Ride ‘em Cowboy
Dan Yates

In 1973, I was stationed at a small American base in Herborn-Seelbach, Germany. The entire installation had eight buildings, and there were approximately 100 GIs assigned to the base. There were no American military vehicles; we were supported by a neighboring German base. Most of the local German residents knew of our presence but not our reason for being there. I was assigned to the 96th Ordnance Company, and our purpose was to maintain, monitor and perform modifications to nuclear warheads stored in that part of the country but under the control of the United States.

One week in the summer of 1973, my team received orders to go TDY to Waldbroel, site of a small artillery detachment, to perform modifications on some nuclear warheads stored there in underground silos. The artillery detachment consisted of fewer than 50 American troops, who were assigned to oversee the stored nuclear weapons. They would periodically perform tests and inspections on the missiles, and if the weapons failed any of them, we were summoned to conduct more detailed tests and take appropriate action. A secondary purpose was to tear the missile down to the warhead should modifications or scheduled maintenance be needed. That was the reason for our TDY assignment that week.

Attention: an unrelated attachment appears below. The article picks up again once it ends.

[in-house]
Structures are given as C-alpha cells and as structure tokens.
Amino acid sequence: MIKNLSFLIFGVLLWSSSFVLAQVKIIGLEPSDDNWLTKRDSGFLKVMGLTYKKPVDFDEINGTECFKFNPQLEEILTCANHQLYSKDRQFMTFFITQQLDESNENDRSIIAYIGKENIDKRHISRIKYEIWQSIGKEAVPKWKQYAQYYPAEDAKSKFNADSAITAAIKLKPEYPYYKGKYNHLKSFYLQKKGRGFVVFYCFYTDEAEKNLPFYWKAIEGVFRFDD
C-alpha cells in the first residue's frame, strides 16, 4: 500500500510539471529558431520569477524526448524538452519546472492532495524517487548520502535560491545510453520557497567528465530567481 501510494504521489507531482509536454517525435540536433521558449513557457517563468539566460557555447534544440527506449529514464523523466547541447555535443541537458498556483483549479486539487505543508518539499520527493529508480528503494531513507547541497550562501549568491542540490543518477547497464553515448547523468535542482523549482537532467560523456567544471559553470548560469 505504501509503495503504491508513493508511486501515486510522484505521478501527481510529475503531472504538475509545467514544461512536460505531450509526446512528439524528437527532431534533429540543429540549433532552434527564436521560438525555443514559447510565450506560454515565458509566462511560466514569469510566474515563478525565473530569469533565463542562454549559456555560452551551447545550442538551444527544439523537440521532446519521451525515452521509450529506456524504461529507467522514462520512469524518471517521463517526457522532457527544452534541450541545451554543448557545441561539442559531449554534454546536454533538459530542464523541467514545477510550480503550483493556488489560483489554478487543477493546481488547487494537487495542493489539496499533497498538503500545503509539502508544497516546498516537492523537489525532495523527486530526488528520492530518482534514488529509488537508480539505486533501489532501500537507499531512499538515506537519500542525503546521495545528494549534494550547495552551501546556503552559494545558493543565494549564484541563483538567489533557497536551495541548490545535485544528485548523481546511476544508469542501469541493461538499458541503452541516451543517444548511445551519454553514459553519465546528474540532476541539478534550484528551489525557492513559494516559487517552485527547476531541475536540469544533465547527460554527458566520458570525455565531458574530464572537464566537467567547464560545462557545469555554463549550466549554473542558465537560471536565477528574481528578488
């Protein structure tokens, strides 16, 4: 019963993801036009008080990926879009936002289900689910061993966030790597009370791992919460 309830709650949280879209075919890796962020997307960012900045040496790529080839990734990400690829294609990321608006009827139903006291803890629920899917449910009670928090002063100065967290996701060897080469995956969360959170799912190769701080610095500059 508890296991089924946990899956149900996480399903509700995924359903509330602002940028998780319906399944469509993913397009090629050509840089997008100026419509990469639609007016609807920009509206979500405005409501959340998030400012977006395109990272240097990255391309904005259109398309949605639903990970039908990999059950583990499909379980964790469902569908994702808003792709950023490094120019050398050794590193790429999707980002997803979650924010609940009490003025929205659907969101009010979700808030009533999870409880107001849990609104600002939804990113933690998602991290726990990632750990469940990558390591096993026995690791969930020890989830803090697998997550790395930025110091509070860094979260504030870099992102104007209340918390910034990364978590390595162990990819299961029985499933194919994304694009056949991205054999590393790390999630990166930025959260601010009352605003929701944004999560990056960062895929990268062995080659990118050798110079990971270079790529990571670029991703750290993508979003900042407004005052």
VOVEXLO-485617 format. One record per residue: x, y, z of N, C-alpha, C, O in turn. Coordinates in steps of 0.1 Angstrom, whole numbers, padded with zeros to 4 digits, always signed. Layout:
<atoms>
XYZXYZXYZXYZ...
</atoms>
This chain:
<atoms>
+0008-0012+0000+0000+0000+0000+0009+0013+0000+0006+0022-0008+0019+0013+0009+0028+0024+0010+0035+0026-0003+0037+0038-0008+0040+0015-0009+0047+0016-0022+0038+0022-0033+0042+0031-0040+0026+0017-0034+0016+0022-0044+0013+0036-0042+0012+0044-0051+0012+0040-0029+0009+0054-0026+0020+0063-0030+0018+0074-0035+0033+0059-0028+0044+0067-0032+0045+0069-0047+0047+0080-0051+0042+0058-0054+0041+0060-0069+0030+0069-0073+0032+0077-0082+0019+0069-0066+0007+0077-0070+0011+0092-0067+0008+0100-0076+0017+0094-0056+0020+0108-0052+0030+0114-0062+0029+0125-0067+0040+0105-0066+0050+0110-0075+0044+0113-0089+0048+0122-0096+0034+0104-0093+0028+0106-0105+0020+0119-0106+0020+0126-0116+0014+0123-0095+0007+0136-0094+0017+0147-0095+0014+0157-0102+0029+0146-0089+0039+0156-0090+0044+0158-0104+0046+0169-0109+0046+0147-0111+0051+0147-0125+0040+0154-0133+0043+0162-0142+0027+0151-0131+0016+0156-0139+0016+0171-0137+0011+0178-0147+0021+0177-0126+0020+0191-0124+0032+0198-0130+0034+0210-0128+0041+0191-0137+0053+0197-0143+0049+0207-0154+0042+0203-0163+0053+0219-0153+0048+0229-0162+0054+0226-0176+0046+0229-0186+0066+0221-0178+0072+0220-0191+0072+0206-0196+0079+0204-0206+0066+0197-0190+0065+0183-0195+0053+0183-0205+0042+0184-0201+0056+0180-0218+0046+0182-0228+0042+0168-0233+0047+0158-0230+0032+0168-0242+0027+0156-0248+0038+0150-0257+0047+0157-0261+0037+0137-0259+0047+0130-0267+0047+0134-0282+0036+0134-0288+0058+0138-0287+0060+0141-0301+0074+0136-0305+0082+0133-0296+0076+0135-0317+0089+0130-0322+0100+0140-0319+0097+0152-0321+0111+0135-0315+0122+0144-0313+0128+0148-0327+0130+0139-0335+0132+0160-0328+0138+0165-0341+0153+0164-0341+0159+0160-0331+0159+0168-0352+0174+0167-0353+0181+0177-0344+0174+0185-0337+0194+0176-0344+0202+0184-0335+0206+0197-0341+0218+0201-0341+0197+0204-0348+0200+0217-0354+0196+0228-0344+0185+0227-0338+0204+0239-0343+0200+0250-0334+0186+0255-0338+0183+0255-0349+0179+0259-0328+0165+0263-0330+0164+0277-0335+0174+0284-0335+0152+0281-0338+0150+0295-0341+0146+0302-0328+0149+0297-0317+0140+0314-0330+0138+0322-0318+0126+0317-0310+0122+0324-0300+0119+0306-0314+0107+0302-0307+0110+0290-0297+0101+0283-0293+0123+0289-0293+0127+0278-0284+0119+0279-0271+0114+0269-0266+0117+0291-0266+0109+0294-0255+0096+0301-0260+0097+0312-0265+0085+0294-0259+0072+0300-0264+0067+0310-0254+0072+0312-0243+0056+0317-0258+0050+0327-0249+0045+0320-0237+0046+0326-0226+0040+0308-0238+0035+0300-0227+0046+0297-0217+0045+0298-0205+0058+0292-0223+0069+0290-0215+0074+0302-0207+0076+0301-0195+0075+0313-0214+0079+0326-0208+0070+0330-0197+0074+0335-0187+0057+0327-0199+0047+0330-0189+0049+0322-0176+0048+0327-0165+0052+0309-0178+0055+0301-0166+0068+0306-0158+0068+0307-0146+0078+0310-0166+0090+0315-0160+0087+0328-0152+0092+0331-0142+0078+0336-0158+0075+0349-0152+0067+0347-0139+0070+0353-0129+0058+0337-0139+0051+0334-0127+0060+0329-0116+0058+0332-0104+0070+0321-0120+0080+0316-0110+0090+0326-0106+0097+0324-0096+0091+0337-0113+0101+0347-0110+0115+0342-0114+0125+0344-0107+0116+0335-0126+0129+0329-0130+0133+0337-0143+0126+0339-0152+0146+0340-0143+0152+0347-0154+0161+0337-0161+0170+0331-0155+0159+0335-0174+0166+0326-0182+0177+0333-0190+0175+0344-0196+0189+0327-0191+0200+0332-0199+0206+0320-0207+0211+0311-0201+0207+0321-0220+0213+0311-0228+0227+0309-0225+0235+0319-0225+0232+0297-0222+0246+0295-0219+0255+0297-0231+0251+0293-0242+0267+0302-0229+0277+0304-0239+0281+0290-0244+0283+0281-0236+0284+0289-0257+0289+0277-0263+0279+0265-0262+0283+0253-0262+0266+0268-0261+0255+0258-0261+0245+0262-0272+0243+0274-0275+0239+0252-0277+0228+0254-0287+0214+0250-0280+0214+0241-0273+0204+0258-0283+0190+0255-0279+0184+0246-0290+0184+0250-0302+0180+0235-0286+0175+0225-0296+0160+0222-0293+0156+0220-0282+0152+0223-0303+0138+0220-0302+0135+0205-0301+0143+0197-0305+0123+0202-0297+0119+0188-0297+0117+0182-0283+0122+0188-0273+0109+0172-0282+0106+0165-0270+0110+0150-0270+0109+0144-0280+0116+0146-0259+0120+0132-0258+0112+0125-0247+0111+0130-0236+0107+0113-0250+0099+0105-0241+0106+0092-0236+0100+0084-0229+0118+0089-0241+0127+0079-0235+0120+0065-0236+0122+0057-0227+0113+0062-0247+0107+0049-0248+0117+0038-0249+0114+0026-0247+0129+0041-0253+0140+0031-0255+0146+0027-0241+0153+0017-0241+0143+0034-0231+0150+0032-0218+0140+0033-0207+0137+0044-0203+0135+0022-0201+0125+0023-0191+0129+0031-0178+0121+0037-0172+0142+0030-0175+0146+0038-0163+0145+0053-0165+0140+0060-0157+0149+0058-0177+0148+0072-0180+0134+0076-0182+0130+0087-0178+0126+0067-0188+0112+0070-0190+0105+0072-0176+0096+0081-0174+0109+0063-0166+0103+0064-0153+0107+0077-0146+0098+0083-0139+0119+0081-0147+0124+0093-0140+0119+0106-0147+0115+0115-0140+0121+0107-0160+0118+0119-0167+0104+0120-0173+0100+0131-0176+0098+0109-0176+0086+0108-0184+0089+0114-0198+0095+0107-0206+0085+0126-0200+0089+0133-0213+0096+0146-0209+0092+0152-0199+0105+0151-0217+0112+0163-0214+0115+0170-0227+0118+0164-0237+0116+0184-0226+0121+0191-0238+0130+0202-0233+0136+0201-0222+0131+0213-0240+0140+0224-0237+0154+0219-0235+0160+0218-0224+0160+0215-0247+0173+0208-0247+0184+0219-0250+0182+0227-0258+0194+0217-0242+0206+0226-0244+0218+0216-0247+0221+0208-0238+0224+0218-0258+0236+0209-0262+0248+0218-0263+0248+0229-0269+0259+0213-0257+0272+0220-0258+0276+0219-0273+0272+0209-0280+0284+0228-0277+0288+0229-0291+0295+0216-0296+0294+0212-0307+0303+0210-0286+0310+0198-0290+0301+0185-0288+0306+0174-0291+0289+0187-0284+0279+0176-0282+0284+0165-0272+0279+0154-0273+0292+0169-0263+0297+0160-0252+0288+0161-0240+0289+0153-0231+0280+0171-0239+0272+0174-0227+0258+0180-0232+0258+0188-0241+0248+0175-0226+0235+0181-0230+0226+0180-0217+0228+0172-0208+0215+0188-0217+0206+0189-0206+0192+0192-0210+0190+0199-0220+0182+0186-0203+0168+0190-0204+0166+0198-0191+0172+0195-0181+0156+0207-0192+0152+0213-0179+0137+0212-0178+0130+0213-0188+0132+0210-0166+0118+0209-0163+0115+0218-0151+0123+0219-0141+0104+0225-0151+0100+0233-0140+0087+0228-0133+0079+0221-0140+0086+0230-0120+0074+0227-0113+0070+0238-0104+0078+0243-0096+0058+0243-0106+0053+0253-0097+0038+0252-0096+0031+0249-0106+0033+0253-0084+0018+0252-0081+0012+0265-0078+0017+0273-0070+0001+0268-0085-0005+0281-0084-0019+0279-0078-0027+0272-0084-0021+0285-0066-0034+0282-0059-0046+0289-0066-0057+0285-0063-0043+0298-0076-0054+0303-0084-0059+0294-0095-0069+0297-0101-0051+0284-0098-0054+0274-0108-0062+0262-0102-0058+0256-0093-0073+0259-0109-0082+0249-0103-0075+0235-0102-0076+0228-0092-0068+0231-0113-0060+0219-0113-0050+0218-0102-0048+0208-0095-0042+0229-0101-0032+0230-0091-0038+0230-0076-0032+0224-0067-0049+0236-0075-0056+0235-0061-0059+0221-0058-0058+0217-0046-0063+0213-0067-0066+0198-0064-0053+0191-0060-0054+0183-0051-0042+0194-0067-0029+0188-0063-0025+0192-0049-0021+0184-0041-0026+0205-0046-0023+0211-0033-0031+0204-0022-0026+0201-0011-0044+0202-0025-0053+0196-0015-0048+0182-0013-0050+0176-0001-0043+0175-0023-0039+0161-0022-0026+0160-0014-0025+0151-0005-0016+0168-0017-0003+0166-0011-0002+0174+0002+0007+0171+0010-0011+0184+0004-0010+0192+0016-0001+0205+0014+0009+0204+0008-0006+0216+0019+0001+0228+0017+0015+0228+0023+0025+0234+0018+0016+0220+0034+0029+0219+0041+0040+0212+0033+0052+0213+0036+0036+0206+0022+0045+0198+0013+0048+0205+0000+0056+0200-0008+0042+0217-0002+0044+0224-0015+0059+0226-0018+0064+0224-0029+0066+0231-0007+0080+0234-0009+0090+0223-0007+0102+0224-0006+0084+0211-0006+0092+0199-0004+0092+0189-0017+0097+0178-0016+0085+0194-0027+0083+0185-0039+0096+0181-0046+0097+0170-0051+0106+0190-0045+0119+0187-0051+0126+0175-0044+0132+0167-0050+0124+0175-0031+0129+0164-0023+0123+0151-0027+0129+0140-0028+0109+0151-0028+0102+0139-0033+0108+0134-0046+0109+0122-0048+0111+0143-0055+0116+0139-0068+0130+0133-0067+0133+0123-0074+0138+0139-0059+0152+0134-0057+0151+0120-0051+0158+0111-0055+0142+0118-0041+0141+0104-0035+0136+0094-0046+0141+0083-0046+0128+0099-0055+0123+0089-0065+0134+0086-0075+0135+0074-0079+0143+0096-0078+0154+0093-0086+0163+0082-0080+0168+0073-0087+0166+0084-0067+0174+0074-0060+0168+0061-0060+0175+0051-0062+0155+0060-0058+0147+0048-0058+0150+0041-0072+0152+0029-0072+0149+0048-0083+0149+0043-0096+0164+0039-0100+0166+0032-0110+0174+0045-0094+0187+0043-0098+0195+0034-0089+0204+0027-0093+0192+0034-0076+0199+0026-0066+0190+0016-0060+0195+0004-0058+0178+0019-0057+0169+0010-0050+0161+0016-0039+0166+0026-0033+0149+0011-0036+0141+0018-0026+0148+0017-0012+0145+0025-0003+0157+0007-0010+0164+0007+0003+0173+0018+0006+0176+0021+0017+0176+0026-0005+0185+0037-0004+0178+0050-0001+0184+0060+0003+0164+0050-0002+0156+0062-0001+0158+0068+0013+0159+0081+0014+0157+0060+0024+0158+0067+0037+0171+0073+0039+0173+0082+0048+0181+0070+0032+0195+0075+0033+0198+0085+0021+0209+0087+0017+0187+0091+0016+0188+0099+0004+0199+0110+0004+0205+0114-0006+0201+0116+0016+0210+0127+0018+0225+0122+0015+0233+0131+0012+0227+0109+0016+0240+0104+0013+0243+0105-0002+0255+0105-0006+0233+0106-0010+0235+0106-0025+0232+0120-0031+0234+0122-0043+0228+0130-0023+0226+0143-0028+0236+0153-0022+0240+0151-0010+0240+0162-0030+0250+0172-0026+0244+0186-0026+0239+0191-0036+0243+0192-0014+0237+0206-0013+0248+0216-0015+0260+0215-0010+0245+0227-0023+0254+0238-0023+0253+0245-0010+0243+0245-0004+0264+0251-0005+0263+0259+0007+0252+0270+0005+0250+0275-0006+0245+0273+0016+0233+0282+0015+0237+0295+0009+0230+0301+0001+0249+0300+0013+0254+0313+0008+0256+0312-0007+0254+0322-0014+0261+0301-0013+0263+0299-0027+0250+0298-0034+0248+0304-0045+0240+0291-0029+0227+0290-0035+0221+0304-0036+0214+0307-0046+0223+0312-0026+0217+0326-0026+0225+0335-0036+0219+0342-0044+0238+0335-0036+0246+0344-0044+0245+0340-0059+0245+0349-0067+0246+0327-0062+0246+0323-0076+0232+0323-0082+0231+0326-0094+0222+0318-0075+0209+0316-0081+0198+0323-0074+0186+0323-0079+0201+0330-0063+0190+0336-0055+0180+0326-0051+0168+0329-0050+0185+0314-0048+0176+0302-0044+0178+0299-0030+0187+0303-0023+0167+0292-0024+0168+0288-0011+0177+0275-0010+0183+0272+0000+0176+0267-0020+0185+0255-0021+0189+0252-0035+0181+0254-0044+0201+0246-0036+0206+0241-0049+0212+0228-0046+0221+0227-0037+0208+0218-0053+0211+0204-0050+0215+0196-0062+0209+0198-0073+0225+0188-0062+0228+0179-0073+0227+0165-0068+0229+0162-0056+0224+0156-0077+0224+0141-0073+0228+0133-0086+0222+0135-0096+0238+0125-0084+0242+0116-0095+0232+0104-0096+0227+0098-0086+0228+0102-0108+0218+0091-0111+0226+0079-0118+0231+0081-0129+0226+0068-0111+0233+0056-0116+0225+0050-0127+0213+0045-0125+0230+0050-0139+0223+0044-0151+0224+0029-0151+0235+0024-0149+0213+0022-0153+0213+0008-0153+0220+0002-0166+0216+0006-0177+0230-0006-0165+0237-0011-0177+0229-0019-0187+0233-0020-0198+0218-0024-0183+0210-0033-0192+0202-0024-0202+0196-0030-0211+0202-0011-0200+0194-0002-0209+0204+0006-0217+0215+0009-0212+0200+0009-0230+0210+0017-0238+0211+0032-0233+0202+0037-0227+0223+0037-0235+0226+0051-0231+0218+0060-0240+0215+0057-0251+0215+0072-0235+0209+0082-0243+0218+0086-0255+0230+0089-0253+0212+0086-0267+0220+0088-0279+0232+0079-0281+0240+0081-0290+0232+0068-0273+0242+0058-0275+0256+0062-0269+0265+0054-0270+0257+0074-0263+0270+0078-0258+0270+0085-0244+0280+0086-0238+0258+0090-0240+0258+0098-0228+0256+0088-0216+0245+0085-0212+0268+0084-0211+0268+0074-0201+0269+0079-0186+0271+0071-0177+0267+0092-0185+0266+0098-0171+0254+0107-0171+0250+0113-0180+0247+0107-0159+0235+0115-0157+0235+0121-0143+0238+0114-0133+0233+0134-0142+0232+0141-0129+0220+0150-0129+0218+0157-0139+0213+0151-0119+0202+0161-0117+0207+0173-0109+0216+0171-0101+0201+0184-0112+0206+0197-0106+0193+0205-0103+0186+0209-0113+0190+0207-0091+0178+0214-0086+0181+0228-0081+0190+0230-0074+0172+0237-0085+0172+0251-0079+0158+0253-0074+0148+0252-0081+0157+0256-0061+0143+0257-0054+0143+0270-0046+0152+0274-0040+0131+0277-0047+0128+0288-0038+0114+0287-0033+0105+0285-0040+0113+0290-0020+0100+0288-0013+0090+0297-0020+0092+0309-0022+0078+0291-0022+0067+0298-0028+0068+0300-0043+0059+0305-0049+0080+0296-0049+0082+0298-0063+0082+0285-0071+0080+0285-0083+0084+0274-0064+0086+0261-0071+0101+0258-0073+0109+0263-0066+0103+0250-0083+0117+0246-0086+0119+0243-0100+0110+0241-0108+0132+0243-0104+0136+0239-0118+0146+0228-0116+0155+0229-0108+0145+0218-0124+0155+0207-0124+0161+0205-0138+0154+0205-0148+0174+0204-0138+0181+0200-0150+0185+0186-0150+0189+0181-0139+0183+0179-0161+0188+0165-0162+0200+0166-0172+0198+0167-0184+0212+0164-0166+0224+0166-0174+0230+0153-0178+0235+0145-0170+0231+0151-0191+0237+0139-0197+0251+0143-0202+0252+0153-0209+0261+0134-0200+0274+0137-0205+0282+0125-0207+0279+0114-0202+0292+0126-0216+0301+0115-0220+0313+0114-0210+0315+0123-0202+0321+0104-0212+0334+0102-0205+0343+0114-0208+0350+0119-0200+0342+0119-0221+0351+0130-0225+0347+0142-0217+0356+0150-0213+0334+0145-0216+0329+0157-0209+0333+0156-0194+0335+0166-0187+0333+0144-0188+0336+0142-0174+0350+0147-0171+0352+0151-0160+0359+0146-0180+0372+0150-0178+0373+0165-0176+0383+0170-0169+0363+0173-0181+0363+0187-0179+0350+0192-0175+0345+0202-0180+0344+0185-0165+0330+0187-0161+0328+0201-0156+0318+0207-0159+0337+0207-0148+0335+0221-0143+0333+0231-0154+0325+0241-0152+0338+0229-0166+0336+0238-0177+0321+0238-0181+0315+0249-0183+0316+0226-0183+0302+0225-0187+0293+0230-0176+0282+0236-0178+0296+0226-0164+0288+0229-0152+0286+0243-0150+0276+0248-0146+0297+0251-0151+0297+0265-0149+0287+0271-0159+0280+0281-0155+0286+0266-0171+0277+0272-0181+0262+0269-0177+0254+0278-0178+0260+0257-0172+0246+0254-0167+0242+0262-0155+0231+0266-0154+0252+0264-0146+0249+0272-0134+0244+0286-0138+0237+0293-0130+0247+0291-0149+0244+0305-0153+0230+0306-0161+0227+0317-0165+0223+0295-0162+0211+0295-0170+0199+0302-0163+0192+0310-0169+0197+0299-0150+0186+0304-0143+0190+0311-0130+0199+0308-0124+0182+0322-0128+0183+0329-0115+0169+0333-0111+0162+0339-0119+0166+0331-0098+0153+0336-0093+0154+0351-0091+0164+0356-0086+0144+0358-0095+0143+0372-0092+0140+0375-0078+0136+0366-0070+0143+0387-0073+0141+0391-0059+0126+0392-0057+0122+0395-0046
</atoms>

We traveled to the detachment, and upon our arrival we saw that the artillery troops had disassembled one of the missiles, leaving the section containing the warhead in a maintenance building for us. Their training ceased at that point, and that is where ours began.

Officers were the only artillery personnel who had proper clearance to see the warhead outside of the missile. We finished the disassembly and performed the assigned modification to the warhead. To document the modification, two steps were required: first, complete a paper log that accompanied the warhead, and second, stamp codes onto the exterior of the warhead. This was a safeguard in the event that the paper log was misplaced. To do this, we would straddle the warhead as if we were riding a horse and then use a beryllium hammer to pound the warhead with individual number stamps.

While doing this, a young second lieutenant from the artillery detachment came into the maintenance building. He saw me hammering on a nuclear warhead and immediately left the building, not sure what to make of what I was doing.

I looked at one of my team members and said, “He must think 100 feet will make a difference.”

We both laughed.